The Philippine Navy (PN)’s two AugustaWestland (now Leonardo Helicopters UK) AW-159 “Wildcat ” anti-submarine helicopters are now flying and mission capable.
PN chief Vice Admiral Giovanni Carlo Bacordo made this remark on Wednesday, when asked for updates on the two helicopters acquired by the Navy to complement the anti-submarine warfare capabilities of the two newly-delivered Jose Rizal-class missile frigates.
“Our AW-159s are flying and mission capable,” he said in a message to the Philippine News Agency.
However, in the aspect of deploying and pairing these helicopters to the BRP Jose Rizal (FF-150) and BRP Antonio Luna (FF-151), Bacordo said the pilots and other aircrews have yet to finish their mission essential and operation conversion training that is being supplied by Leonardo Helicopters UK.
“As of the moment, we are still awaiting the return of the instructors from Leonardo (Helicopters, in) the UK to be able to finish the training as part of the contract in the purchase of the AW-159s,” he added.
Bacordo did not give an exact timeline on when the UK-based instructors will be returning to the Philippines.
British instructors have yet to train PN AW-159 pilots for helicopter operations, which include deck-landing operations and eventual integration of the aircraft to the frigates.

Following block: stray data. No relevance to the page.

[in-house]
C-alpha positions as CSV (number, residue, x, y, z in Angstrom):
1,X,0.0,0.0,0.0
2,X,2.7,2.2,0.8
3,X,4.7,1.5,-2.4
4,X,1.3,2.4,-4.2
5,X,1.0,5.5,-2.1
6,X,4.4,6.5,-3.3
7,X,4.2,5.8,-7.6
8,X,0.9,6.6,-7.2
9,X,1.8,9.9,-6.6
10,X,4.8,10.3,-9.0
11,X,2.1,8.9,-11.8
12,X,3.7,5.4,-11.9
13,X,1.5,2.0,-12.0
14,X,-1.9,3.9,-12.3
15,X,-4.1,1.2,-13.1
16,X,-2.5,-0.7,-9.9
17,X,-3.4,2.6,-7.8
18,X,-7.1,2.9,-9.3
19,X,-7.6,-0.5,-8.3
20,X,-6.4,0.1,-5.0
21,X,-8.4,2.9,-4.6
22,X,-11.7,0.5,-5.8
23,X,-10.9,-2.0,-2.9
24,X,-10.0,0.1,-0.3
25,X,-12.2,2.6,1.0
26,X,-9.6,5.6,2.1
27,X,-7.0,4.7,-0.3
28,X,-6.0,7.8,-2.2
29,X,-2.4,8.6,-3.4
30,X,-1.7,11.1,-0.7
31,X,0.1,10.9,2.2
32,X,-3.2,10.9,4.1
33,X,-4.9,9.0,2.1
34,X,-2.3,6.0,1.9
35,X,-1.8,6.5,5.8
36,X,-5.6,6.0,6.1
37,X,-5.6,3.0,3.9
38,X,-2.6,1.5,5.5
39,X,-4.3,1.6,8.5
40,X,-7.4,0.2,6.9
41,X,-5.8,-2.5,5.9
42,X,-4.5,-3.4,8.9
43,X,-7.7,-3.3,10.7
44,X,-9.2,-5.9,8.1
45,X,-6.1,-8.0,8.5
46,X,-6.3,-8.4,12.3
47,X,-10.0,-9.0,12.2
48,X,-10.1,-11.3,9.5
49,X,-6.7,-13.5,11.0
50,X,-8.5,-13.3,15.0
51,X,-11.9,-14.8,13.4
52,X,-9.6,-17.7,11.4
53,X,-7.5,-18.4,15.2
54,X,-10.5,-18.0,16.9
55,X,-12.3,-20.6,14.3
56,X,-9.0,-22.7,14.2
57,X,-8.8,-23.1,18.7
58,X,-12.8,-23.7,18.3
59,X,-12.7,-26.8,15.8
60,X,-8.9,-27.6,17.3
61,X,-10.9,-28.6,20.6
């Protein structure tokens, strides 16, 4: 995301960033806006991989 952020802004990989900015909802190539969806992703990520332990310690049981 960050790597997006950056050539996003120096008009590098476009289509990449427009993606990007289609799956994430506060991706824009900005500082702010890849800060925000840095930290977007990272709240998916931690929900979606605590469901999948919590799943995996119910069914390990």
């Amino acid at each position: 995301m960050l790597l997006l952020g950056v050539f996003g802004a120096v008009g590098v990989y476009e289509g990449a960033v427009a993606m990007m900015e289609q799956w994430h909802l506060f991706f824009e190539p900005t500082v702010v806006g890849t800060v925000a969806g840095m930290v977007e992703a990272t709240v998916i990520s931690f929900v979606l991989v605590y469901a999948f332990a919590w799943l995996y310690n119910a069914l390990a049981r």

The helicopters arrived in May 2019 and were commissioned in June that year.
“Also included in their training is the dipping of (the AW-159s) flash sonar and other sensors (in conjunction with the) FF-150,” Bacordo earlier said.
The dipping of flash sonar signifies that the helicopter is attempting to detect a submerged or submarine contact.
The contract for the helicopters’ munition, mission essential equipment, and integrated logistic support is worth PHP5.4 billion.
The helicopters can be armed with rockets, machine guns, missiles, torpedoes, and depth charges and fitted with modern sonar systems for tracking down submarines. PNA.GOV.PH